MINNEAPOLIS, June 21, 2011 /PRNewswire/ -- Every traveler knows that there is always a chance that he or she may come home to a house that has been broken into. Burglars target unoccupied homes, and leaving a home unoccupied is a part of the journey. Many savvy travelers now use a product called "FakeTV" that makes their homes look lived in, making them less likely targets. FakeTV™ is not some new reality show; it is a small device that produces exactly the same sort of light that a television produces. When the would-be burglar sees the light from FakeTV shining though the curtains, it looks just like somebody is home watching television.
You may have noticed light from your neighbor's television shining through the windows. The light is not random, but made up of the effects of scene changes, fades, on-screen motion, and other elements. It is sometimes static, sometimes pulsating, often colorful, and always changing. FakeTV is a sophisticated bit of engineering that faithfully reproduces all of these effects. Viewed from outside the home, FakeTV is essentially indistinguishable from the real thing. When you noticed your neighbor's television, you almost certainly assumed they were home watching it. For this reason, FakeTV is an effective burglar deterrent.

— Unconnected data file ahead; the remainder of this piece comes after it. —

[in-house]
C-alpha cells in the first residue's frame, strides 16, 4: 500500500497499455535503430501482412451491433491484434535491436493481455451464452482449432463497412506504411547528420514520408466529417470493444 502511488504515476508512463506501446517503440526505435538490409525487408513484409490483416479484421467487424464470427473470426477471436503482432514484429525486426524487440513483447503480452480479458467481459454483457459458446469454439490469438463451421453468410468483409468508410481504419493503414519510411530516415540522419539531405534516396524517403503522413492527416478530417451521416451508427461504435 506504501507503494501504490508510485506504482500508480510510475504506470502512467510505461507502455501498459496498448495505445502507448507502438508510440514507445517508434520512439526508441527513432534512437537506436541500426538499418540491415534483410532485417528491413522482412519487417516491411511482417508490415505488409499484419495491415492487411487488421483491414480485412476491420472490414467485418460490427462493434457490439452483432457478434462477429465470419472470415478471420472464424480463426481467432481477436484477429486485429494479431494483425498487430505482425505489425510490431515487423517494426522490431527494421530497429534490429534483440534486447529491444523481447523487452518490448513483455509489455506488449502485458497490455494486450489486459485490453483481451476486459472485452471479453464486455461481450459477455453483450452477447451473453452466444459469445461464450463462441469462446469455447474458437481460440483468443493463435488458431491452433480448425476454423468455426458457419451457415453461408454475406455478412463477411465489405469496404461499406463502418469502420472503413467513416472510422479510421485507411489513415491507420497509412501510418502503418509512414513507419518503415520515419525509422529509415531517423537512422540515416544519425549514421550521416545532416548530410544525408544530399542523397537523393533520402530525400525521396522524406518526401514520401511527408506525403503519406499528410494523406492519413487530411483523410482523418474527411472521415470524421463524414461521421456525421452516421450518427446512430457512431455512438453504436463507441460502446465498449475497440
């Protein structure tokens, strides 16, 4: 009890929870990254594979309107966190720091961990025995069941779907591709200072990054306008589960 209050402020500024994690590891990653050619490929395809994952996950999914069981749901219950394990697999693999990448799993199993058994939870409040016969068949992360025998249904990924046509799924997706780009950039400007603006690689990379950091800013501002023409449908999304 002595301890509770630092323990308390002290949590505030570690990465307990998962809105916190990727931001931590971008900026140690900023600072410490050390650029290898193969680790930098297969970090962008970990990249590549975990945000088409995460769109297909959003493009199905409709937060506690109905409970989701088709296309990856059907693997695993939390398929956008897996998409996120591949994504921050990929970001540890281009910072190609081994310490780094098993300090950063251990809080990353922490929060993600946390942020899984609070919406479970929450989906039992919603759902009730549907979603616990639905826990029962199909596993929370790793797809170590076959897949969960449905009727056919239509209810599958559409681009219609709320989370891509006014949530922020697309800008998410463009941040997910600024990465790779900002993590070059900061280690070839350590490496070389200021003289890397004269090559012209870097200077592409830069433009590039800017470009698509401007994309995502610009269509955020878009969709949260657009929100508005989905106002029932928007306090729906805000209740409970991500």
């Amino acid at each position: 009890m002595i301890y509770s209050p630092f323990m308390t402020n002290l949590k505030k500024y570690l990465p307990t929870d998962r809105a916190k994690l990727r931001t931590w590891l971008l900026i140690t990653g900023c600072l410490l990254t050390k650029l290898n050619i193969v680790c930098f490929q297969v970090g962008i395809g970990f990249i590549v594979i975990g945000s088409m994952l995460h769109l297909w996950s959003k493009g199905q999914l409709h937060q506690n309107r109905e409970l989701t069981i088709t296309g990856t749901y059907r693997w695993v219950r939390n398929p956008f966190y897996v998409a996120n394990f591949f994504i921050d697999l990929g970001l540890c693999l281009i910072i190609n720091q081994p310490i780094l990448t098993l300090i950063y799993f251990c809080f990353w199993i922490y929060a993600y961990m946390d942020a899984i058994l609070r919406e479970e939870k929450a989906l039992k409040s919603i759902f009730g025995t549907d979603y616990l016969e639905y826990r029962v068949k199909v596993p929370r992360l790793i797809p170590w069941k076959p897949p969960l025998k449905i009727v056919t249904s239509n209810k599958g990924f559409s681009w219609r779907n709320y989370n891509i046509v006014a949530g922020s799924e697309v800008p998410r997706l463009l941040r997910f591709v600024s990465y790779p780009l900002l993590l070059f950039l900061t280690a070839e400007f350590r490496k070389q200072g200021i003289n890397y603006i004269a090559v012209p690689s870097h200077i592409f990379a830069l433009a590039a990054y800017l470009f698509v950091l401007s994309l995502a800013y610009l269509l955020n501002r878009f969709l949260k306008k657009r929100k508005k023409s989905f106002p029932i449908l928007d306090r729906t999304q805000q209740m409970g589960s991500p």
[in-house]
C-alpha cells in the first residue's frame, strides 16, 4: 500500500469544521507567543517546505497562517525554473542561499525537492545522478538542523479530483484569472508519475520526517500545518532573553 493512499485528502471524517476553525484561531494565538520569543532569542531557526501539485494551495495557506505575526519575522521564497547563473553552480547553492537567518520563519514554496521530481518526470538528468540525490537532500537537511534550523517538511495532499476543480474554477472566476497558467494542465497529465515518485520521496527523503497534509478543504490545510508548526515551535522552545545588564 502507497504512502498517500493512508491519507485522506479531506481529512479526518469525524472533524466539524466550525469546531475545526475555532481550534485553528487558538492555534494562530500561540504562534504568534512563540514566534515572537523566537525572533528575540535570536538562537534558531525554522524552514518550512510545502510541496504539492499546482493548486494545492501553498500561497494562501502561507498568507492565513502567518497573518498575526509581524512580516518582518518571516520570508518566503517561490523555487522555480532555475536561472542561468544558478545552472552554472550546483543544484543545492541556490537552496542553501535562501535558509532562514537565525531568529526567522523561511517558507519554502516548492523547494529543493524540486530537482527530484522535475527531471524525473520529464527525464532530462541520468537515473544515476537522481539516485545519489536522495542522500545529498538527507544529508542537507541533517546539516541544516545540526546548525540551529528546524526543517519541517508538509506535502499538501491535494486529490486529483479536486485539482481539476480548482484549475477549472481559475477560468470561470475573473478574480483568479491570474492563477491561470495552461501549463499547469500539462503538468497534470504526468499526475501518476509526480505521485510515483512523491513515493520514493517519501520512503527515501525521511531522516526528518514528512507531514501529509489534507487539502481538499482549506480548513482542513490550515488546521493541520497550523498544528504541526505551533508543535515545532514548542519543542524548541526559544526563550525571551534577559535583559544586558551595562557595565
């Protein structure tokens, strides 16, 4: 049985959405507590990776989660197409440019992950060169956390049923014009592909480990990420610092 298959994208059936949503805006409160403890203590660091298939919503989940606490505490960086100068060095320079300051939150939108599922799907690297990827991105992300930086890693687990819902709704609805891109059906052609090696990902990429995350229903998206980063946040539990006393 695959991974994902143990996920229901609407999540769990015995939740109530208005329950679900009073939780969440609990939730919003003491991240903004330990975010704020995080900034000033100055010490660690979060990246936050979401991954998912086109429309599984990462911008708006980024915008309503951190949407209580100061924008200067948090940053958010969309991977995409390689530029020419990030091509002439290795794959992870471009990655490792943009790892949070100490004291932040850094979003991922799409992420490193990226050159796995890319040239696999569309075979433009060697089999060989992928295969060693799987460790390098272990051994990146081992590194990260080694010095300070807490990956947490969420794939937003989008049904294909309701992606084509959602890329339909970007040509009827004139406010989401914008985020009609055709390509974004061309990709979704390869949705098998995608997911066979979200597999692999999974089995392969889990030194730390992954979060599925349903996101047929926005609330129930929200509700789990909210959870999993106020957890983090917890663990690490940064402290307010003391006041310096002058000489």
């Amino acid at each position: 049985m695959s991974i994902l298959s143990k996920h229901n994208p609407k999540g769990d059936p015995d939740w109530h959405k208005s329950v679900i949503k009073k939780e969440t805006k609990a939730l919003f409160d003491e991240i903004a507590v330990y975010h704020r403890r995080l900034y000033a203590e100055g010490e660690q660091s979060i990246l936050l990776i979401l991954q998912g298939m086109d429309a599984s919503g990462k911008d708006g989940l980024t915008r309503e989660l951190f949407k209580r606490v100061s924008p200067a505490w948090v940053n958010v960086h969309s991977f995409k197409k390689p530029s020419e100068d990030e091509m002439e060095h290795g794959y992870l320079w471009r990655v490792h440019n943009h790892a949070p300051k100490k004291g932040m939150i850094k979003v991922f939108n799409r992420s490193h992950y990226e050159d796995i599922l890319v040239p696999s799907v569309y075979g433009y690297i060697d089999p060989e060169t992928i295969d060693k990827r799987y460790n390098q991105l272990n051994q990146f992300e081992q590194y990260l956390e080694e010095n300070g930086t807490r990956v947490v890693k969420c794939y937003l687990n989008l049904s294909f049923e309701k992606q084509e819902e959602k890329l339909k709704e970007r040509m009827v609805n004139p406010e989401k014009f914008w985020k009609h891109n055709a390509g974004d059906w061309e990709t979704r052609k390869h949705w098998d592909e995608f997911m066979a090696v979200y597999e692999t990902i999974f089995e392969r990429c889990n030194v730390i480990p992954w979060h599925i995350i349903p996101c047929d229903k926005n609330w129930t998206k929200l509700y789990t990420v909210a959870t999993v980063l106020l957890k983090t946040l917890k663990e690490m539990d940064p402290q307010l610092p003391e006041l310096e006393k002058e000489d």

Thus, many frequent travelers have been using FakeTV as a home security tool. Police Chief Michael Fields of Yuma, Colorado writes: "This tool will provide the illusion that someone is home. Hopefully the bad guy will try another place or easier target due to the fact that someone may be home." He goes on to caution to "keep in mind that this is not a substitute for deadbolts, dogs, effective lighting, and other crime prevention methods, but a great addition for those that like to be proactive and deter criminals." The security-minded traveler will also know to stop the mail and paper, and a light on a timer remains a good idea.
Despite ever-advancing technologies that allow us to communicate electronically, there are still many people for whom travel is a routine part of their business. FakeTV gives these travelers one more tool in the fight to keep their homes secure. No one measure, including FakeTV or an elaborate alarm system, is completely effective. A security mindset that is calm but vigilant is the best approach. FakeTV is made by Hydreon Corporation, a Minnesota technology company. It costs about $35 and is available from http://www.FakeTV.com. FakeTV is patented, and is a trademark of Hydreon Corporation.
For high-resolution images: http://www.faketv.com/pressrelease
SOURCE Hydreon Corporation